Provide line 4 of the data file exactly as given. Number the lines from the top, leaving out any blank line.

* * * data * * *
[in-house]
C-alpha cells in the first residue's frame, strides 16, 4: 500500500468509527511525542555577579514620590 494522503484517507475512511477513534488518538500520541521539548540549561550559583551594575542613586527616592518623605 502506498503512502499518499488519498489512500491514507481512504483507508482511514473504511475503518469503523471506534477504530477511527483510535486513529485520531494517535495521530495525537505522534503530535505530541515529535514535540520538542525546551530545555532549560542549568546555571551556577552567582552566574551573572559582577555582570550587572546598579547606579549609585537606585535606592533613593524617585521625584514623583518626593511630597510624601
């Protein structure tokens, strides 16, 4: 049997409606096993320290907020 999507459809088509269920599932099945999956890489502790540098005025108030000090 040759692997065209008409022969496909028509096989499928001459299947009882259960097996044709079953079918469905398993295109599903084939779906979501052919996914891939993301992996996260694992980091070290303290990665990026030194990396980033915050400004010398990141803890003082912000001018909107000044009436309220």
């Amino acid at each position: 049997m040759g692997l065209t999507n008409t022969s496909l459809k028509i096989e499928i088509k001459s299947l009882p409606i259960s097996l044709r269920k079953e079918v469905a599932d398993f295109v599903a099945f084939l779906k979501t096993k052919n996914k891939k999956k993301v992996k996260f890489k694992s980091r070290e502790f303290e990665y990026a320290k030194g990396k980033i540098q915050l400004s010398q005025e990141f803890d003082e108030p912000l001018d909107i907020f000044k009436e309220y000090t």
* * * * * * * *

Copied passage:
């Amino acid at each position: 049997m040759g692997l065209t999507n008409t022969s496909l459809k028509i096989e499928i088509k001459s299947l009882p409606i259960s097996l044709r269920k079953e079918v469905a599932d398993f295109v599903a099945f084939l779906k979501t096993k052919n996914k891939k999956k993301v992996k996260f890489k694992s980091r070290e502790f303290e990665y990026a320290k030194g990396k980033i540098q915050l400004s010398q005025e990141f803890d003082e108030p912000l001018d909107i907020f000044k009436e309220y000090t």